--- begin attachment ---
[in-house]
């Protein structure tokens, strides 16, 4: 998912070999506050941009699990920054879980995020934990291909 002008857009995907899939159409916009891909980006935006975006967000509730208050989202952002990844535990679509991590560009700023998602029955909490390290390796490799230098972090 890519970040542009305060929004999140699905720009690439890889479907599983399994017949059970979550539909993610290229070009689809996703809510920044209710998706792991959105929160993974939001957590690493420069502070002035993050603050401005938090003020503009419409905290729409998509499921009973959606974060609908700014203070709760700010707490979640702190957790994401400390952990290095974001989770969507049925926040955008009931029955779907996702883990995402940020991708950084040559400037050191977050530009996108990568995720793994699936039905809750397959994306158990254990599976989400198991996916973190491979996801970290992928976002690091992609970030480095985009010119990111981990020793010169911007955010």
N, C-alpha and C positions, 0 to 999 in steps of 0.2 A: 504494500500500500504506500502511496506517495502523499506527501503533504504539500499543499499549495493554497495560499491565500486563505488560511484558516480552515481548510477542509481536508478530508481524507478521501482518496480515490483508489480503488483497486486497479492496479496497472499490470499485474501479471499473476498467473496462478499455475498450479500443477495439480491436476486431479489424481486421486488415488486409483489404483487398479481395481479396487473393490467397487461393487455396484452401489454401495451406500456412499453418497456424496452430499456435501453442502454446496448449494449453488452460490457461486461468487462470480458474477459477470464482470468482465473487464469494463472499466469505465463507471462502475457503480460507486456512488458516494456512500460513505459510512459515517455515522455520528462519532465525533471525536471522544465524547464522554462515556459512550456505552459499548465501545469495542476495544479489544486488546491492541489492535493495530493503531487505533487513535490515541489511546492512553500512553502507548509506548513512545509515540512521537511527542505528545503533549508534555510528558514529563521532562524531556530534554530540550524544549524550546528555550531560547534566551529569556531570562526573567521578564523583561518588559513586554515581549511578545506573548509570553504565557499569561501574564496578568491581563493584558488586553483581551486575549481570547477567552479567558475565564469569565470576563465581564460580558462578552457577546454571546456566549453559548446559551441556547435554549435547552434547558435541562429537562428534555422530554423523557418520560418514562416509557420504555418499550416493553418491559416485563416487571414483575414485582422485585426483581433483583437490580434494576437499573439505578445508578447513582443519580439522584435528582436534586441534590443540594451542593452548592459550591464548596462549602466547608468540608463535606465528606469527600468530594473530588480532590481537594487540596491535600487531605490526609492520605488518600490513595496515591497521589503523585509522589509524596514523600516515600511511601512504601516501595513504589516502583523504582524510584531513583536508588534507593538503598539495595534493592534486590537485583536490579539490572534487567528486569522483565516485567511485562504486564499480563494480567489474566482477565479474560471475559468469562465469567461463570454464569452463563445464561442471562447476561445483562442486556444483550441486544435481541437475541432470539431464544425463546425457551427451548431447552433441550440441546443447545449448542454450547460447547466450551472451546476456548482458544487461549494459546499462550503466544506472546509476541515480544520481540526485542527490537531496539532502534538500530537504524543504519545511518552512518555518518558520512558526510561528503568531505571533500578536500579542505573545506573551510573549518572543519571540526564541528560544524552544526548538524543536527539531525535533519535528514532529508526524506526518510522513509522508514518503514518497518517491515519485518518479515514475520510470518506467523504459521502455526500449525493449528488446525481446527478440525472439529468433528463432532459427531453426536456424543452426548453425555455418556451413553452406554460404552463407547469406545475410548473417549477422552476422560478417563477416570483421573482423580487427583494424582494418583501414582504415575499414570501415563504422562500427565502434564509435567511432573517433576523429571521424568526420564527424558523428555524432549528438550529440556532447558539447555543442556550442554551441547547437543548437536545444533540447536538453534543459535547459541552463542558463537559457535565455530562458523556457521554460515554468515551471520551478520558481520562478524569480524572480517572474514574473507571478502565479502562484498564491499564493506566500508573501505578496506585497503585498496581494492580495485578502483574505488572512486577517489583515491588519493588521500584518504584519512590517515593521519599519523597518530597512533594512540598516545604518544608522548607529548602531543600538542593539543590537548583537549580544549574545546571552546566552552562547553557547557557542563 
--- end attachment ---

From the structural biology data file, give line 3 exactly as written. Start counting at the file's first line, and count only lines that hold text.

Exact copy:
N, C-alpha and C positions, 0 to 999 in steps of 0.2 A: 504494500500500500504506500502511496506517495502523499506527501503533504504539500499543499499549495493554497495560499491565500486563505488560511484558516480552515481548510477542509481536508478530508481524507478521501482518496480515490483508489480503488483497486486497479492496479496497472499490470499485474501479471499473476498467473496462478499455475498450479500443477495439480491436476486431479489424481486421486488415488486409483489404483487398479481395481479396487473393490467397487461393487455396484452401489454401495451406500456412499453418497456424496452430499456435501453442502454446496448449494449453488452460490457461486461468487462470480458474477459477470464482470468482465473487464469494463472499466469505465463507471462502475457503480460507486456512488458516494456512500460513505459510512459515517455515522455520528462519532465525533471525536471522544465524547464522554462515556459512550456505552459499548465501545469495542476495544479489544486488546491492541489492535493495530493503531487505533487513535490515541489511546492512553500512553502507548509506548513512545509515540512521537511527542505528545503533549508534555510528558514529563521532562524531556530534554530540550524544549524550546528555550531560547534566551529569556531570562526573567521578564523583561518588559513586554515581549511578545506573548509570553504565557499569561501574564496578568491581563493584558488586553483581551486575549481570547477567552479567558475565564469569565470576563465581564460580558462578552457577546454571546456566549453559548446559551441556547435554549435547552434547558435541562429537562428534555422530554423523557418520560418514562416509557420504555418499550416493553418491559416485563416487571414483575414485582422485585426483581433483583437490580434494576437499573439505578445508578447513582443519580439522584435528582436534586441534590443540594451542593452548592459550591464548596462549602466547608468540608463535606465528606469527600468530594473530588480532590481537594487540596491535600487531605490526609492520605488518600490513595496515591497521589503523585509522589509524596514523600516515600511511601512504601516501595513504589516502583523504582524510584531513583536508588534507593538503598539495595534493592534486590537485583536490579539490572534487567528486569522483565516485567511485562504486564499480563494480567489474566482477565479474560471475559468469562465469567461463570454464569452463563445464561442471562447476561445483562442486556444483550441486544435481541437475541432470539431464544425463546425457551427451548431447552433441550440441546443447545449448542454450547460447547466450551472451546476456548482458544487461549494459546499462550503466544506472546509476541515480544520481540526485542527490537531496539532502534538500530537504524543504519545511518552512518555518518558520512558526510561528503568531505571533500578536500579542505573545506573551510573549518572543519571540526564541528560544524552544526548538524543536527539531525535533519535528514532529508526524506526518510522513509522508514518503514518497518517491515519485518518479515514475520510470518506467523504459521502455526500449525493449528488446525481446527478440525472439529468433528463432532459427531453426536456424543452426548453425555455418556451413553452406554460404552463407547469406545475410548473417549477422552476422560478417563477416570483421573482423580487427583494424582494418583501414582504415575499414570501415563504422562500427565502434564509435567511432573517433576523429571521424568526420564527424558523428555524432549528438550529440556532447558539447555543442556550442554551441547547437543548437536545444533540447536538453534543459535547459541552463542558463537559457535565455530562458523556457521554460515554468515551471520551478520558481520562478524569480524572480517572474514574473507571478502565479502562484498564491499564493506566500508573501505578496506585497503585498496581494492580495485578502483574505488572512486577517489583515491588519493588521500584518504584519512590517515593521519599519523597518530597512533594512540598516545604518544608522548607529548602531543600538542593539543590537548583537549580544549574545546571552546566552552562547553557547557557542563 